French Roast Apocalypse – Chapter 13
New York City, 2010
“What the hell was that?” At least, that was what Dylan tried to say. But the sounds were barely recognizable as words, accompanied by a splutter of thick crimson-black blood. Dylan struggled to pull himself to his hands and knees, but his body refused to listen. Out of the corner of his eye, he saw Angelus rolling the kid to his lap, and Jason quickly running over to them.
The unknown boy’s chest and belly were slashed and he was bathed in his own gore. His dark features were overlaid by a deathly pallor, his thick kinky curls hung into half-open eyes. He couldn’t be more than fifteen or so; Dylan was surprised he was still alive.
The pistol was still clenched in one hand, and the bloodied fingers of the other seized Angelus’ arm. “Se los mató! La bestia! Debe matado! Para mis amigos!”
“I got him, Jason. Get Dylan,” Angelus said, looking over to the cop. To the boy, “it’s okay, kid, I’m here, I got you! You did good, it’s gone.”
What happened next was a blur. Angelus, his blood and that of the kid all mixed in a hideous mess. Jason, letting Angelus take from one of his veins before helping the two to his car. Sensations of someone carrying him, and his own inability to make his body do anything useful. Dylan remembered Angelus talking to him as paramedics loaded him on a gurney. Across from him, the boy was also laid on one with a bloody blanket over him. The child hadn’t moved or spoken since the one outburst of Spanish.
After taking the blood from Jason, Angelus looked okay, but was unsteady on his feet and like the boy and Dylan ended up being loaded into the ambulance, with two attendants whose features were shadowy.
“I’ll follow in my patrol car.” A voice, Jason’s voice, said from the threatening darkness.
His mind wandered, and he suddenly wondered if Jason had remembered to arrange for his truck to be moved back to the café. The last thing he needed was to get the thing towed; New York City fines were hell.
Of course, you had to live through everything first before the fines would matter. The world seemed to want to just gray out on him, and it took an effort to shake that feeling off.
Angelus’s attention was on the body of the boy as the ambulance attendant set up an IV. “Shashar, I gave him some of my blood, but he’s bleeding a lot.” The vampire’s voice was vexed.
“IV will help boost the regeneration, if he’s going to heal.” Said the voice belonging to a darkening brown face. Shashar, Dylan seemed to recall the name belonging to one of the hospital’s emergency paramedics.
“Sit down, Angie.” A bulky form eased the injured vampire back from the boy and took its place at the boy’s side. They was the living and they always took precedence over the undead the man’s face leaned low, listening and sniffing. “His vitals’ are dropping.”
Even in his weakened condition, the revenant smelled the stench of death in the air. Angelus’s mahogany face paled as he craned his neck to see over the paramedics told him everything he need. “No! He can’t die! The kid has a mother! His dad just died in Iraq last month! Damn it! She needs him!”
The world vanished on his words, just as Shashar removed paddles and pads from the jostling ambulance walls.
“Dude, don’t be a hypocrite and die. You promised Skeletor’s pooch we’d come back and break it! I’m keeping that promise, bro! You better fuckin’ keep yours!” The voice shifted. “You are fucked up! You’d make a Ghoulie Girl centerfold for hottie of the year! But this isn’t enough to take you out, bro. I’ve seen your blackened bones before, this should be easy to regenerate!”
Conscious slowly returned with the realization that it was Angelus’ voice. His friend sat grimly at his side. The boy on the gurney next to him was still covered with a sheet, and his IV was still hooked up. His chest wasn’t moving.
The Ambulance lurched around a corner. Dylan wanted to tell his friend he appreciated the pep talk, and that Angelus tried his best to save the kid but he couldn’t even speak; was his jaw even attached?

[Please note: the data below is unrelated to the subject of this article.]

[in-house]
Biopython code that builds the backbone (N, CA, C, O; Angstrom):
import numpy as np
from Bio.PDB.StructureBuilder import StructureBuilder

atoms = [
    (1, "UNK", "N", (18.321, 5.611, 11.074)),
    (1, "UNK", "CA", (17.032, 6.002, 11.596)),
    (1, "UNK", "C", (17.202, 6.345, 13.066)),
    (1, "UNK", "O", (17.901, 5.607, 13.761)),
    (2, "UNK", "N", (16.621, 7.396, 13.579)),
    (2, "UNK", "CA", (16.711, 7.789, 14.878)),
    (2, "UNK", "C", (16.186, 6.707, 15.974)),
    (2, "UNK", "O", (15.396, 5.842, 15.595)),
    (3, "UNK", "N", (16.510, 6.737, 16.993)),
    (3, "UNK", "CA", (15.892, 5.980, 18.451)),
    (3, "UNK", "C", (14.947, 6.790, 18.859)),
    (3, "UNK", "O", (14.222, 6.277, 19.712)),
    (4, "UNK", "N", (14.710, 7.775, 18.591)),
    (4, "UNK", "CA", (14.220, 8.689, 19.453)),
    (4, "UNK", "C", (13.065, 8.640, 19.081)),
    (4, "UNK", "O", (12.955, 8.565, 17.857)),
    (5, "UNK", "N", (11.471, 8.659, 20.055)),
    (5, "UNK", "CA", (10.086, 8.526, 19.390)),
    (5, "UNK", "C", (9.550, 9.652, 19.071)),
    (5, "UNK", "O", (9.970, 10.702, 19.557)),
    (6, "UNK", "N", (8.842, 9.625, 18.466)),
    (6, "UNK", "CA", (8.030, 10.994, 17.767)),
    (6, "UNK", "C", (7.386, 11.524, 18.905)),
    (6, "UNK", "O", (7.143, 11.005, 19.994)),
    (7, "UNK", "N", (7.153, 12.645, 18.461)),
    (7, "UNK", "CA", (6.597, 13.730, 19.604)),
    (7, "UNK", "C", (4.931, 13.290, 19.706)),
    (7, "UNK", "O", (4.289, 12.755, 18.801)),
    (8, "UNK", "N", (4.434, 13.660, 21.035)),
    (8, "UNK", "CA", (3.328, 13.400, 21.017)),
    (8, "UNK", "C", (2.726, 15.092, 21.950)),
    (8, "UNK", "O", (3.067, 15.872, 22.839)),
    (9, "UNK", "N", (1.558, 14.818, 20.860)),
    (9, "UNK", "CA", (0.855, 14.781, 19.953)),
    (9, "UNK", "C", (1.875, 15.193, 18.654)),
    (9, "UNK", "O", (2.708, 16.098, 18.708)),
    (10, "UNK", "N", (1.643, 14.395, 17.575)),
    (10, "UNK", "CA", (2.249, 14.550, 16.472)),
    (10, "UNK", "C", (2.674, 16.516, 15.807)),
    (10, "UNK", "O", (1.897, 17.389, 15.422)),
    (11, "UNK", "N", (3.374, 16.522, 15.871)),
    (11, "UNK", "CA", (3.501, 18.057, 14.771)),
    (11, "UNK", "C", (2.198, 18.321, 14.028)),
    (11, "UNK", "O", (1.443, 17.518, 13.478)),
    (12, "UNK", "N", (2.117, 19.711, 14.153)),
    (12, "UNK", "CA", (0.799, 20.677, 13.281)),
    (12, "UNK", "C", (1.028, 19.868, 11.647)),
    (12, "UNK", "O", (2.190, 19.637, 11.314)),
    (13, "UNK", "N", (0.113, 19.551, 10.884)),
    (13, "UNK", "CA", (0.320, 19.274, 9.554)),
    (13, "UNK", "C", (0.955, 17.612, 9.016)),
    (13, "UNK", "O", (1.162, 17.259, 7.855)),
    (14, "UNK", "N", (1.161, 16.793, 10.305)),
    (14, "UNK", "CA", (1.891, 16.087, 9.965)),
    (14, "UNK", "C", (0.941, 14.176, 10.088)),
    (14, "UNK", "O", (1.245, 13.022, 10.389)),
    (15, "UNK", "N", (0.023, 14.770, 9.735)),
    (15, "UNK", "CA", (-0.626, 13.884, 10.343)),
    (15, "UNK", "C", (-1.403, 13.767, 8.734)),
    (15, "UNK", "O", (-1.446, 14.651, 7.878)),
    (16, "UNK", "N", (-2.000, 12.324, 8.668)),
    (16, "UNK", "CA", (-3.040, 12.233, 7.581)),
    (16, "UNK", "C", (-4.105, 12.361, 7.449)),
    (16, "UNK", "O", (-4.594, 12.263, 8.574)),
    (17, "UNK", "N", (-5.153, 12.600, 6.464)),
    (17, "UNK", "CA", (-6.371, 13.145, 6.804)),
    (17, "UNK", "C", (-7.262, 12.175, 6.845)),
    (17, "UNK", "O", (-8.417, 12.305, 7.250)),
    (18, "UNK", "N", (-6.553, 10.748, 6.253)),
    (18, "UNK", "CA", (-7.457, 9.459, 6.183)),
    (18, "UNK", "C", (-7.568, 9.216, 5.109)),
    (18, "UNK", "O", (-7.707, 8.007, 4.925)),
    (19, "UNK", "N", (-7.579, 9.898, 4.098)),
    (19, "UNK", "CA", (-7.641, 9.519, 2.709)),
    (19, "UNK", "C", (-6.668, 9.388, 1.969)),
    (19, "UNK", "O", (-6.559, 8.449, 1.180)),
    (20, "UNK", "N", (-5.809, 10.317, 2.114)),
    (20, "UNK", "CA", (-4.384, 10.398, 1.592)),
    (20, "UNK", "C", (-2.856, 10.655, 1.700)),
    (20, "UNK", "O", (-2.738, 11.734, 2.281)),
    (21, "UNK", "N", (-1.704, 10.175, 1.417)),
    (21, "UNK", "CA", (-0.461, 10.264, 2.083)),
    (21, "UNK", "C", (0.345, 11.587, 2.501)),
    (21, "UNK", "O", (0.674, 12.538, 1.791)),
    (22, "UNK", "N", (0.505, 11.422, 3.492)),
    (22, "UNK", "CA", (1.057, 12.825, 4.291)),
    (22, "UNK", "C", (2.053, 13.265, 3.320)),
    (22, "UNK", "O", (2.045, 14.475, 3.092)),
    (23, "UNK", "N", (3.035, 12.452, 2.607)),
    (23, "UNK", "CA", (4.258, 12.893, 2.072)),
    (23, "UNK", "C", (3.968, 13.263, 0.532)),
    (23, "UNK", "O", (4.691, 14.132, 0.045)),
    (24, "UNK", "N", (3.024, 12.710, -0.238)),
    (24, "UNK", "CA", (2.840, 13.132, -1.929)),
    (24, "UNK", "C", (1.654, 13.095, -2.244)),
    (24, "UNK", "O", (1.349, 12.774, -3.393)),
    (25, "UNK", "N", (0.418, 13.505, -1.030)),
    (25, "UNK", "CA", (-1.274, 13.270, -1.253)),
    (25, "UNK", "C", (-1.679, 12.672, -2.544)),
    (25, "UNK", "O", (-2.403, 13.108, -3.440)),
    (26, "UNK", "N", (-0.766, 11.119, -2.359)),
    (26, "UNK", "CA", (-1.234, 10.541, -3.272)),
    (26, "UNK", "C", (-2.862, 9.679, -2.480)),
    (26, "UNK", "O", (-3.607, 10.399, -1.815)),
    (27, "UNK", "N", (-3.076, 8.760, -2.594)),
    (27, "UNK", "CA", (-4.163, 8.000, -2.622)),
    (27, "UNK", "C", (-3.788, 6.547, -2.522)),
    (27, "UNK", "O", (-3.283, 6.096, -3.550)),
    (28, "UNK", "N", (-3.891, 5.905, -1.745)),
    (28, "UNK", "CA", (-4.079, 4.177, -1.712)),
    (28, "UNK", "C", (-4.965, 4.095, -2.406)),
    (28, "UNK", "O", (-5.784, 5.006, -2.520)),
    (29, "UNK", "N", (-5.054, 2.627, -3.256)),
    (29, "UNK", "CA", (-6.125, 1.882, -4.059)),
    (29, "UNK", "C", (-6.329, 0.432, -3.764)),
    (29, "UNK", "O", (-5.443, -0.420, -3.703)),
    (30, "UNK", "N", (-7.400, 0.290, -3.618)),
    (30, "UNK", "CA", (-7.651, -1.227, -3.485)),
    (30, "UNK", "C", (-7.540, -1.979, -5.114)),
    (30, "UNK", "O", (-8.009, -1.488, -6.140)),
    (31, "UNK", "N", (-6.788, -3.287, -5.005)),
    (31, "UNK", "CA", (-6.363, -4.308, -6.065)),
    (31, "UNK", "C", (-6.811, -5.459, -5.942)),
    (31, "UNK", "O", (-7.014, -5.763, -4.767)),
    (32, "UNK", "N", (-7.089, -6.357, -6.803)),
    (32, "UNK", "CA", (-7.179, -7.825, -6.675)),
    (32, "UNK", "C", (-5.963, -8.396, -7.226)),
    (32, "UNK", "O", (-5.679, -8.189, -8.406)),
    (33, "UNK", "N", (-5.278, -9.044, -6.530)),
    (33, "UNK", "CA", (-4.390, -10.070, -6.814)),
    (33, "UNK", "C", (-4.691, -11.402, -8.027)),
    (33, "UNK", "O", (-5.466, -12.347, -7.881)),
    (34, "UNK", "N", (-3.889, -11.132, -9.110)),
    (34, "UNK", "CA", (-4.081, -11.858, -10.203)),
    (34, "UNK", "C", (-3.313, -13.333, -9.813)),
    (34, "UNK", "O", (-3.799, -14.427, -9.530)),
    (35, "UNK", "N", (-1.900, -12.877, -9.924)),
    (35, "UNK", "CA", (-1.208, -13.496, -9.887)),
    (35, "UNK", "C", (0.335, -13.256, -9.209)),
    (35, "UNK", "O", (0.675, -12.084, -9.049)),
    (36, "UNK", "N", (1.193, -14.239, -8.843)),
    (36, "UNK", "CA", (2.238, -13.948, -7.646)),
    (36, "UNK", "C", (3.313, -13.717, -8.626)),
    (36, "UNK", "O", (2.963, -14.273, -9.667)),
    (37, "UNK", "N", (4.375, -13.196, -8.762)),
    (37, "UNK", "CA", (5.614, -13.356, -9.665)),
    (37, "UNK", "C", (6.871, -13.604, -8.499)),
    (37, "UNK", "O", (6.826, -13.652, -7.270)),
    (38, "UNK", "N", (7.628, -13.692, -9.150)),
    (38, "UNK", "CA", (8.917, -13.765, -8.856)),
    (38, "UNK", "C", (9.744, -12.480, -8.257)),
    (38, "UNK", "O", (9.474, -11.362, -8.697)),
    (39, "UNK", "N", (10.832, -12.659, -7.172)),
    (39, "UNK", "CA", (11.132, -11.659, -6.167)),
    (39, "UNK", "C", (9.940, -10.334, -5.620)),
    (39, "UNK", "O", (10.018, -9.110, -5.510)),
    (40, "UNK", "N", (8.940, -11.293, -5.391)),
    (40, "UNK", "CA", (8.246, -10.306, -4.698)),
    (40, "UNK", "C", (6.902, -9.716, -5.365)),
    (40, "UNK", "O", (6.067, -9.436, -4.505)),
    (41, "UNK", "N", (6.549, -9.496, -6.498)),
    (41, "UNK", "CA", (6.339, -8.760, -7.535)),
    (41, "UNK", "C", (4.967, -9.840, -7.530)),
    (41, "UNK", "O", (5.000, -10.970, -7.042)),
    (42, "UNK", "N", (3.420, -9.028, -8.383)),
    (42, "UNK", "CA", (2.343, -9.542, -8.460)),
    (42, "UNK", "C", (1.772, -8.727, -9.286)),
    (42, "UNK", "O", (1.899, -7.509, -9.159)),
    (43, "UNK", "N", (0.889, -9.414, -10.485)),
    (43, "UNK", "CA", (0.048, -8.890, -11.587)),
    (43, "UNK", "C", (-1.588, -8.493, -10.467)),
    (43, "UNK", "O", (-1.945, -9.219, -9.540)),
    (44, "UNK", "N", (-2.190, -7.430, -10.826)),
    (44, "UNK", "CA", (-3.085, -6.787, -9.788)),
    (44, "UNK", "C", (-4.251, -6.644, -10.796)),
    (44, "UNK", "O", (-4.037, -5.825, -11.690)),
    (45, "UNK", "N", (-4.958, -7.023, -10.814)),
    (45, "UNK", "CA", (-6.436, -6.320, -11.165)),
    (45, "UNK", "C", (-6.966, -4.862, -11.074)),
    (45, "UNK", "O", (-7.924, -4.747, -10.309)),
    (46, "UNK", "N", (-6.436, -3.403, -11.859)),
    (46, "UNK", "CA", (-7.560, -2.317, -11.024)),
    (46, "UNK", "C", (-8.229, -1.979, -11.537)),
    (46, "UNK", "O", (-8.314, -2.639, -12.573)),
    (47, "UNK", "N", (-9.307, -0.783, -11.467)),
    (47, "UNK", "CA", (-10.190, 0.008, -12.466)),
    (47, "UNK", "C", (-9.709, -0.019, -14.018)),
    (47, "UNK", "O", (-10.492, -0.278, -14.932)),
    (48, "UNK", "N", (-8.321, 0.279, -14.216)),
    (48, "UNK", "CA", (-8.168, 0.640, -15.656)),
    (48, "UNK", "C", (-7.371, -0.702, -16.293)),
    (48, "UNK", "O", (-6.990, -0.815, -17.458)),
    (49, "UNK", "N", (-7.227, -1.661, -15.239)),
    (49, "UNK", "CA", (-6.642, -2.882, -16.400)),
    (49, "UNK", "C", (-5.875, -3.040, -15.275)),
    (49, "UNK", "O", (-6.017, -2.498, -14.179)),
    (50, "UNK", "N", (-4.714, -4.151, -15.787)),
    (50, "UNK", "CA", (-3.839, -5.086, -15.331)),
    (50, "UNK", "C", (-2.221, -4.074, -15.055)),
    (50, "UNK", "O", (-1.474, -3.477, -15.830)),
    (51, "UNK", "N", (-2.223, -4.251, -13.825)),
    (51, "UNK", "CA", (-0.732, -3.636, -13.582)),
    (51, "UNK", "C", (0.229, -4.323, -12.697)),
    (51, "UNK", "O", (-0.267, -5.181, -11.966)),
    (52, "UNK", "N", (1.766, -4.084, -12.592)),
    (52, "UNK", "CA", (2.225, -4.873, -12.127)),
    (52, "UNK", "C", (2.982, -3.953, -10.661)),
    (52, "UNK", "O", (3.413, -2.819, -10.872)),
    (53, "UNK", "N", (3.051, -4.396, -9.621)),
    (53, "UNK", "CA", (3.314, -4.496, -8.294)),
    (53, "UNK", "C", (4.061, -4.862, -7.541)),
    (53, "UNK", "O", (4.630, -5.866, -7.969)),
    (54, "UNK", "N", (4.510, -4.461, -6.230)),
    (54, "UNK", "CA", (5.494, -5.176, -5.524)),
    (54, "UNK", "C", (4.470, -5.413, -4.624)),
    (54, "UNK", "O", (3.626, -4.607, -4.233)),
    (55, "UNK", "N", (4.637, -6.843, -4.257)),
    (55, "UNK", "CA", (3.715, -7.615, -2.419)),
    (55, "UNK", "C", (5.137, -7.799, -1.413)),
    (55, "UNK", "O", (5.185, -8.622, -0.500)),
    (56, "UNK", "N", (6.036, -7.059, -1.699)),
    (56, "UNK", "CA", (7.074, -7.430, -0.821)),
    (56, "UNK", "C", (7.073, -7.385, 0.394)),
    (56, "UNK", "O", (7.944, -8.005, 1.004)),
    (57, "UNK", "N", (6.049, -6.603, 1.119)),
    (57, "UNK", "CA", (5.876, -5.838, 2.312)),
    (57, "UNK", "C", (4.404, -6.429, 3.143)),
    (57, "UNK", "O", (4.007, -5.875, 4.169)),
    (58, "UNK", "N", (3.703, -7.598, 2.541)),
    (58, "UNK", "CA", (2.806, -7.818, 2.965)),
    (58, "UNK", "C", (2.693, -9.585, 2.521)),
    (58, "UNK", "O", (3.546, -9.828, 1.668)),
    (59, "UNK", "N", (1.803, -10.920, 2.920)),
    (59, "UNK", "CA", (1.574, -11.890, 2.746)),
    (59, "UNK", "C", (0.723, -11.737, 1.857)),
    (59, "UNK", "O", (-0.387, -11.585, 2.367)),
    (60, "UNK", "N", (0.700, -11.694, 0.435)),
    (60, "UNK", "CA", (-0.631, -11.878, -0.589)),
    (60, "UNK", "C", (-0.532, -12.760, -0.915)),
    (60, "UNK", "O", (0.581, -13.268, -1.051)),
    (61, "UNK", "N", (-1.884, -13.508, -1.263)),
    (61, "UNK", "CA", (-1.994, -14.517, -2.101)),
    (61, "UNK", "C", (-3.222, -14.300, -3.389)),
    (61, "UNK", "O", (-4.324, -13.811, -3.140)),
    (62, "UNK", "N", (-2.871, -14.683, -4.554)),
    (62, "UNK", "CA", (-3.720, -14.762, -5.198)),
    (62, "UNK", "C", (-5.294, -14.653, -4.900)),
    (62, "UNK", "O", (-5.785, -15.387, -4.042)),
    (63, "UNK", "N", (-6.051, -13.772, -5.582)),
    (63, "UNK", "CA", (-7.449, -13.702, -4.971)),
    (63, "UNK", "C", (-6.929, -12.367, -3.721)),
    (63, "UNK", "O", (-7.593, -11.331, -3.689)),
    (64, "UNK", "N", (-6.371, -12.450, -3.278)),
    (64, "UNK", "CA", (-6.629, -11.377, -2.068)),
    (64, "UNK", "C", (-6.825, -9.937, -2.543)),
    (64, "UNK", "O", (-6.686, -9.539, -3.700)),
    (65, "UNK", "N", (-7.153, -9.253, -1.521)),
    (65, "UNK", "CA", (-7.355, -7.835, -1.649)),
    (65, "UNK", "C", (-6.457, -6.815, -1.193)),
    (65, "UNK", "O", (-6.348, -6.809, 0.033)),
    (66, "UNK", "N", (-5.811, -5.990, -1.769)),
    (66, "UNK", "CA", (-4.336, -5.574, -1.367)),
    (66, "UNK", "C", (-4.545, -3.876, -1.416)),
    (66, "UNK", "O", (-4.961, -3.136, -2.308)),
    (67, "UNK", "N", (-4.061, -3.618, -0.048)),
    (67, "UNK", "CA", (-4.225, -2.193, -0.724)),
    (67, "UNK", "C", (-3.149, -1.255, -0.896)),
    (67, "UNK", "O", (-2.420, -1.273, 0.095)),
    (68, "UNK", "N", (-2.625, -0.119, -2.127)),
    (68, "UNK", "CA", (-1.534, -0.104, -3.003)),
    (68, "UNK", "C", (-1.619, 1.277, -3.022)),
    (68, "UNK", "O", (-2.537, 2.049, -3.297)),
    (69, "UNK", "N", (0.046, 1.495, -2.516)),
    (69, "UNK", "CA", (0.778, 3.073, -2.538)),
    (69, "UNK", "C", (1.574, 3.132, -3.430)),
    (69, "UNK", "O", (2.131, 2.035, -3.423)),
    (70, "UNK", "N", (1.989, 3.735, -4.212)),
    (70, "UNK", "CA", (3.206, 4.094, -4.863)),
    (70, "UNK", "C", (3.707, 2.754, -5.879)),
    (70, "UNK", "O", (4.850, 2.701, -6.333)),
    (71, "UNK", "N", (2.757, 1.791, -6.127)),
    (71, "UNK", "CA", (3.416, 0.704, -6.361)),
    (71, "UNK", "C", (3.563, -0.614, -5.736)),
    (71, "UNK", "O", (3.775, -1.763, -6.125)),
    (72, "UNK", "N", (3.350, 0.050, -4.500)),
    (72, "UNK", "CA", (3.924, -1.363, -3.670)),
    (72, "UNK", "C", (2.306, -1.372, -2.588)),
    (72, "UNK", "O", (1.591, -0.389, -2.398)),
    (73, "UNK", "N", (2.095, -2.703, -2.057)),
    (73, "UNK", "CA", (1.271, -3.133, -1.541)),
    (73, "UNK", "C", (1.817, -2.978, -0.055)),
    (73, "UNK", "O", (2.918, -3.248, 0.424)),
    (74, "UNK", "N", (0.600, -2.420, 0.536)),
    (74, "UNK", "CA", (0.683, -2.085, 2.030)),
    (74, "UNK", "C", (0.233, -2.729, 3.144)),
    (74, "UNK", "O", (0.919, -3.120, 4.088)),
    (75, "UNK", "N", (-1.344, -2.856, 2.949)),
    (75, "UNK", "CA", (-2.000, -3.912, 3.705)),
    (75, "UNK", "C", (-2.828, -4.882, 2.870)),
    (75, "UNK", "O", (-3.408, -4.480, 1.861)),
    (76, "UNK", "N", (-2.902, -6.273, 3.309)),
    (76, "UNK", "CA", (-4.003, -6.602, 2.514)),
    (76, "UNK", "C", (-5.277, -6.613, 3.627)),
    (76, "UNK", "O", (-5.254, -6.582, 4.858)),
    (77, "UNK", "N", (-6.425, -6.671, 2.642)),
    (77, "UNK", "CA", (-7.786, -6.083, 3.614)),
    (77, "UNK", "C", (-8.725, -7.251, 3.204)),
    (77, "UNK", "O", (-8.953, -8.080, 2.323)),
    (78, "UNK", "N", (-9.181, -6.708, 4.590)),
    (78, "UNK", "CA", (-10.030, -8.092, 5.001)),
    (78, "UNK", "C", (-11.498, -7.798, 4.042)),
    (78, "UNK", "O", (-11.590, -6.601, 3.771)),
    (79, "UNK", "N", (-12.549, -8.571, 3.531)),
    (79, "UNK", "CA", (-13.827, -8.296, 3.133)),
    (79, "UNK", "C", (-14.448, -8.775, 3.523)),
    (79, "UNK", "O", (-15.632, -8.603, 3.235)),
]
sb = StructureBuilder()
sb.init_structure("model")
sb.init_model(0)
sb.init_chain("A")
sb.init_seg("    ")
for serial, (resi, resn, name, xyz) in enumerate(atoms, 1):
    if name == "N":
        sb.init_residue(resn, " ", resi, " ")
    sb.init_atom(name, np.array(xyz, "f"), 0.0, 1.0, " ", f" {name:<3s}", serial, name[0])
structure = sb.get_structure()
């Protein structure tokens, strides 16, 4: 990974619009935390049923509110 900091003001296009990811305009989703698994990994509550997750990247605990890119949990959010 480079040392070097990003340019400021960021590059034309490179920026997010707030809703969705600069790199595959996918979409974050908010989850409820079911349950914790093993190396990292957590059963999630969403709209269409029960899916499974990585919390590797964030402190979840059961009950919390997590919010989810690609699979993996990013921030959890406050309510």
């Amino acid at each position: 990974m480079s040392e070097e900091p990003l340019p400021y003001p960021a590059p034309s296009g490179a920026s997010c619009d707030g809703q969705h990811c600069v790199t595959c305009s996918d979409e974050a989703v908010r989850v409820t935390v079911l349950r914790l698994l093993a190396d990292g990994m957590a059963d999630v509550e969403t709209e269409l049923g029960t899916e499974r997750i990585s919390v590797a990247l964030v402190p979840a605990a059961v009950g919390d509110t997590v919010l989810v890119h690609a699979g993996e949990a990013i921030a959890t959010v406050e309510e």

“Hey? Rufus! I think we’re losing Dyl! He’s all gray! Why is he gray? Why isn’t he moving? I thought revenants got all bloodthirsty and attacked when they got this far down! He shouldn’t be dying!”
Angelus’s voice was strangely calm.
Rufus, that’s the big guy. Why couldn’t I sense skinchanger?
I’ll be fine, part of him tried to say, but nothing came out. But he was sure it was true. Anna’s vampire blood coursed through his veins. He wasn’t an ordinary revenant. He was something different, something far more monstrous. That overgrown dog couldn’t kill him. Why was everything fading in and out?
“You can’t die, you dumbass!” Angelus grabbed his shoulders roughly. “You’re a disorganized micromanaging asshole, Louis, Filipe and Qui would never be able to sort through the Cafe’s paperwork without you!”
He was exaggerating. Louis understood the books better than anyone. He had 200 years’ worth of accounting experience. They were meticulously disorganized in a cluttered mess both men understood. Especially Louis, as the musician was also a pen and paper accounting genius who once said, “Computers were for kids who couldn’t do basic sums.”
The panicked pleas faded away, and Dylan found the world shading over, receding into a cold murky nothingness.
Awareness sluggishly returned again in a glare of white fluorescent lights. He tried to move, but his body refused; he couldn’t feet it, it was numb, as if it didn’t exist at all. Voices blurred and echoed as if far away, and he saw Jason looking down at him saying something, but he couldn’t make out the words. Bunny was there too; she hurriedly hooked up an IV blood drip, and touched Jason’s arm.
Even his thoughts were muddled. What had happened? What was he doing here? He faintly recalled something about a barghest, Angelus, and a boy, but he couldn’t quite recall the details.
“Stay with me, kid, you can’t die on me yet,” Jason was saying. “What would Anna say? Jesus, she’d kill me! I’m supposed to be looking out for you!”
The words him like an anvil. Looking out for him? He was supposed to be looking out for Angelus. Instead he’d brought the kid along on one of the most dangerous hunts he’d ever tried, and got Angelus and some kid with more balls than sense trashed against a barghest. The revenant winced, and Dylan strained, trying to see. All he could see was hall; his vampire friend was nowhere to be seen. “Angie?”
Another shift; he must have blacked out again. He was on a gurney. Rufus, a burly skinchanger nurse, helped Bunny run the bed down the hall. “Angie?” he repeated, the words still mangled by his nearly-ruined jaw.
“Doctor Smith is with him, he’s arranging transfusions,” Bunny answered, as soothingly as though he’d been a child. “His mother is here too. He’ll be okay, Dylan, we’ve been through this before.” Her hand touched his cheek. “But you — you’re a mess! It’s going to take time to patch you up.”